Posts Tagged ‘album review’

“Sometimes it’s hard to be a famous dude,” sings Quan Yeomans on ‘All Fake Everything’. There was a lot of rejoicing from long time fans when it was announced that Regurgitator were releasing a new album after what seemed to be a 4 year hiatus. While they haven’t really officially released anything in that time, we’ve seen snippets of songs here and there, snap shots of the band taking their time to release something they’d be happy with. The end result is SuperHappyFunTimesFriends, an album you can purchase on any format you’d like. I got the cassette. Because, well, cassettes are pretty cool.

Regurgitator have never really been a band to take seriously, and while this album has its touching moments we still see the Regurgitator we’ve come to know and love. SuperHappyFunTimesFriends has a much stronger punk feel than previous albums, typical of the band to never really stick to a style for too long. I much prefer their hip hop stuff for the most part, but there are some really great moments here. ‘Be Still my Noisy Mind’, ‘No Show’ and lead single ‘One Day’ are the highlights, showing a slightly more serious (well, at least less nonsensical by comparison) lyrical side to a backdrop of catchy pop-rock. ‘Punk Mum’ is fantastic, a stereotypically pop-punk piece dedicated to Yeomans’ mum and ‘Super Happy Funtime’ is an interesting insight into Ben Ely’s mind (ie, random as fuck). ‘All Fake Everything’ is really the only hip hop style track on the album and those who haven’t been fans of the band for a while would see it as somewhat of a random addition.

It’s a short album, clocking in at just over 30 minutes. And with about half of the tracks just barely hitting the 2 minute mark, you can’t help but feel that some of this is just filler between much better songs. ‘DMT 4 2’ and ‘Devil Spell’ don’t really add anything of substance to the album at all. Mirco-track ‘Game Over Dude’ does provide a nice segue been ‘One Day’ and ‘All Fake Everything’ though. SuperHappyFunTimesFriends certainly isn’t as immediately impressive as previous albums, but you have to give the band some credit for just doing their own thing on their own terms.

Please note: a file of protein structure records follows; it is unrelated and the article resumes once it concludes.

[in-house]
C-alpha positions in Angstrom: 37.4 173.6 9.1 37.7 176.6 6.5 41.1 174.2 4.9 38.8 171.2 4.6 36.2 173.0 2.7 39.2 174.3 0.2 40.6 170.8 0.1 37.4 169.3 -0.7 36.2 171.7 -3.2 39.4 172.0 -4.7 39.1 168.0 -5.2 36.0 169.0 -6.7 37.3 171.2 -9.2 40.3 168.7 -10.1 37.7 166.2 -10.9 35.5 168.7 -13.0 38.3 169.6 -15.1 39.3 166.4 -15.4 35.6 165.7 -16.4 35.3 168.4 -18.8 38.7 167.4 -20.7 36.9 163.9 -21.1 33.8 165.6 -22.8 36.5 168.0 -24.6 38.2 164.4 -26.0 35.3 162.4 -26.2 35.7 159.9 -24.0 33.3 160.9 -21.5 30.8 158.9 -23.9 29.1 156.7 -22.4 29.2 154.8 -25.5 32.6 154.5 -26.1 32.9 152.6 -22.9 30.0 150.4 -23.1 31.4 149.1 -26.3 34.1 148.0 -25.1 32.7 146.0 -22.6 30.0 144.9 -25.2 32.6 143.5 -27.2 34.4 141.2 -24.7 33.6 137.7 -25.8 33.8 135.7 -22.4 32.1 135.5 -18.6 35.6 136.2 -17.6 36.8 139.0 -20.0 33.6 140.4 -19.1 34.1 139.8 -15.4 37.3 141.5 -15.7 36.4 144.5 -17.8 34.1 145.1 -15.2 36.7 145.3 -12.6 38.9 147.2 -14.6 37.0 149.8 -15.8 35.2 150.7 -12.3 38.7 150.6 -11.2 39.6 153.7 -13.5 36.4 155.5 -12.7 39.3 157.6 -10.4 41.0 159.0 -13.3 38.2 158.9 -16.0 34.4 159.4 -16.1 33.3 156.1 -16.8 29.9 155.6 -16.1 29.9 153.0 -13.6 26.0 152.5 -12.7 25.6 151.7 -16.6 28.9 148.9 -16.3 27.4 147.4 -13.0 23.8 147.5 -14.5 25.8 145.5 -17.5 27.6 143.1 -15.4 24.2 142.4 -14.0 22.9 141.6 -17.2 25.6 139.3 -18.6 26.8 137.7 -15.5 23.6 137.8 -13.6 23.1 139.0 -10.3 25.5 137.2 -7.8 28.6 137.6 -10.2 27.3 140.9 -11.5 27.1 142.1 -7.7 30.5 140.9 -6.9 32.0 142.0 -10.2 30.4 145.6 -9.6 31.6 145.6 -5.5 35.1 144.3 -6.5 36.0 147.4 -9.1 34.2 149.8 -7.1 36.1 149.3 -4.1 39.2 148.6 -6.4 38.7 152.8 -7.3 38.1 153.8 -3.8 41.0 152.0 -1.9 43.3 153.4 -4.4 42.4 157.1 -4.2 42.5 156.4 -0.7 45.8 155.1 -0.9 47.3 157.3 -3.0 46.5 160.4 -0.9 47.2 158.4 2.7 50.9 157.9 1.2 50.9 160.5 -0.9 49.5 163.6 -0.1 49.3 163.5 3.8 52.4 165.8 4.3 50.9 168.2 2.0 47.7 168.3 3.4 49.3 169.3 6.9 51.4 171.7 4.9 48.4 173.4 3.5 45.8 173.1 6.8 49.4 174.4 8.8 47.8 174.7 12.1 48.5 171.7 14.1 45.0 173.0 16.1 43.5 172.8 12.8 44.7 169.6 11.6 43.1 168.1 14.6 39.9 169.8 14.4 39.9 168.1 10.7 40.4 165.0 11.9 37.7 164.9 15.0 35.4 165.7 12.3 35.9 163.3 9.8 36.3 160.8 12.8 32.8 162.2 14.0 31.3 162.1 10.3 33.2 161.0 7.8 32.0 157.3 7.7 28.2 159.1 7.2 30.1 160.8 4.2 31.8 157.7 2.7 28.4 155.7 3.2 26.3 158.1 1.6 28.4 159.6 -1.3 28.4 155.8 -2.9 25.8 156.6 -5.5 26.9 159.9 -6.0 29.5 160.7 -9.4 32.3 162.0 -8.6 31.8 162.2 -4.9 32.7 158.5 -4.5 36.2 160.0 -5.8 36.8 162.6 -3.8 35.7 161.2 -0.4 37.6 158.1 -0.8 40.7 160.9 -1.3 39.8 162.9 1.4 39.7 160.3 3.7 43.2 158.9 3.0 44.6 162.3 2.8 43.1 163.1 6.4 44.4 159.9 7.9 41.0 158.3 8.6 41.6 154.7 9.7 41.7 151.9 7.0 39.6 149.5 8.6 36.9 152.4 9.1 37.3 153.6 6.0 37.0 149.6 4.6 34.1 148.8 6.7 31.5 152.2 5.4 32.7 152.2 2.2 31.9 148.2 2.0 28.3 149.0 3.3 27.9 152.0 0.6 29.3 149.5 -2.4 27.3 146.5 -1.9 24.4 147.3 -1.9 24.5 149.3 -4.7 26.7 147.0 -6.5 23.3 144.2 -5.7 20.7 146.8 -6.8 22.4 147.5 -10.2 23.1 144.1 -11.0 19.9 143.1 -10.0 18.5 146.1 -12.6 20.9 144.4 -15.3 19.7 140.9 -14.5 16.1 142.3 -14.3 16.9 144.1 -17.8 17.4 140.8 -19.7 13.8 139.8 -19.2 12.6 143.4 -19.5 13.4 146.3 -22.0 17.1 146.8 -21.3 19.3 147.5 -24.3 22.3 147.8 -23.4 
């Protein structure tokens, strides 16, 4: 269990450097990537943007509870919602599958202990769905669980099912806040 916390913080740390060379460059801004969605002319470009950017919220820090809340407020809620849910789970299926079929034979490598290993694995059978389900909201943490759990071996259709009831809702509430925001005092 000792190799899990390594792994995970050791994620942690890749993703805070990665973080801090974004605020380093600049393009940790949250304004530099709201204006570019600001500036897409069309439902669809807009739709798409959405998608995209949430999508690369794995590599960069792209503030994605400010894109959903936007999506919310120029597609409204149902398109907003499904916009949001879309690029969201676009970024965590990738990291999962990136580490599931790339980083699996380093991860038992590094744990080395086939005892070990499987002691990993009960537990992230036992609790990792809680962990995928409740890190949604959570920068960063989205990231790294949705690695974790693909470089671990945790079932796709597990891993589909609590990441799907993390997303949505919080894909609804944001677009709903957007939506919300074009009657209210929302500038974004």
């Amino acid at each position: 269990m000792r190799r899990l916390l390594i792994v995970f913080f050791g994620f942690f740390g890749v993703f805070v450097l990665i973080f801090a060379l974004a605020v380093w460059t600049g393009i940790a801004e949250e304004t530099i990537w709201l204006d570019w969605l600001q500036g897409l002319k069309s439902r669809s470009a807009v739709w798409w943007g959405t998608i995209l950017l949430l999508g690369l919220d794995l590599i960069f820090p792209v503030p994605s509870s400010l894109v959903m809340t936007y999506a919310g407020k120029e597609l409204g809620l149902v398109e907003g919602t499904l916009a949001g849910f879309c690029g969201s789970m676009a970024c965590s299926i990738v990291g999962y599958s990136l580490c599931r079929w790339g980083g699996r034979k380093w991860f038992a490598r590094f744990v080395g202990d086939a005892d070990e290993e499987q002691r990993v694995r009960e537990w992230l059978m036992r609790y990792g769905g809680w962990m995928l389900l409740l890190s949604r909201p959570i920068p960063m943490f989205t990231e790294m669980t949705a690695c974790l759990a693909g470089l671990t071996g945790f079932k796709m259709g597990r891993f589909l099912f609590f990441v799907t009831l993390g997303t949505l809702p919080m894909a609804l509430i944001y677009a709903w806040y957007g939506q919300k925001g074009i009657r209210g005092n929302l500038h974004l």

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It has been five years since Wally De Backer has released an album under his moniker Gotye. The wait has proven to be worthwhile though, as Making Mirrors is easily one of the most anticipated albums of this year. The album opens with the title track, a 50 second clip of dreamy synths before launching into the groovy ‘Easy Way Out’. For the most part of the album, we have pop music at its best. ‘I Feel Better’ and ‘In Your Light’ are retro sounding with amazingly catchy hooks, though I’m not sure if they quite compare to the booming chorus of ‘Eyes Wide Open’.

While I can’t say that ‘State of the Art’ is one of the best songs on Making Mirrors, the whole idea behind it is fascinating – right from the story behind Gotye acquiring the second hand organ to the unique style of recording the vocals (as seen in the short documentary of Making Mirrors). In fact, the whole process behind the album is fascinating. There are so many layers, samples and different instruments that it’s impossible to dissect it all (no wonder it has taken 5 years for this album to be released…). Current single ‘Somebody that I Used to Know’ which features New Zealand singer Kimbra  almost seems like the odd one out on the album, being musically sparse by comparison and much more focussed on the lyrics.

The one downfall of the album is that not all of these musical ideas feel like they have been fully developed or fleshed out. Songs like ‘Don’t Worry We’ll Be Watching’, and especially the first two tracks don’t seem as well thought out as other album tracks. However, there’s something to be said about a song ending it before it grows stale, leaving the listener wanting more. While these tracks may not work out so well as individual songs, they fit into the greater scheme of the album extremely well. Gotye is great at capturing the emotion within in his music, whether it be dark and moody or bright and uplifting. Making Mirrors is a completely inspiring album, completely original and certainly worth giving your attention to.


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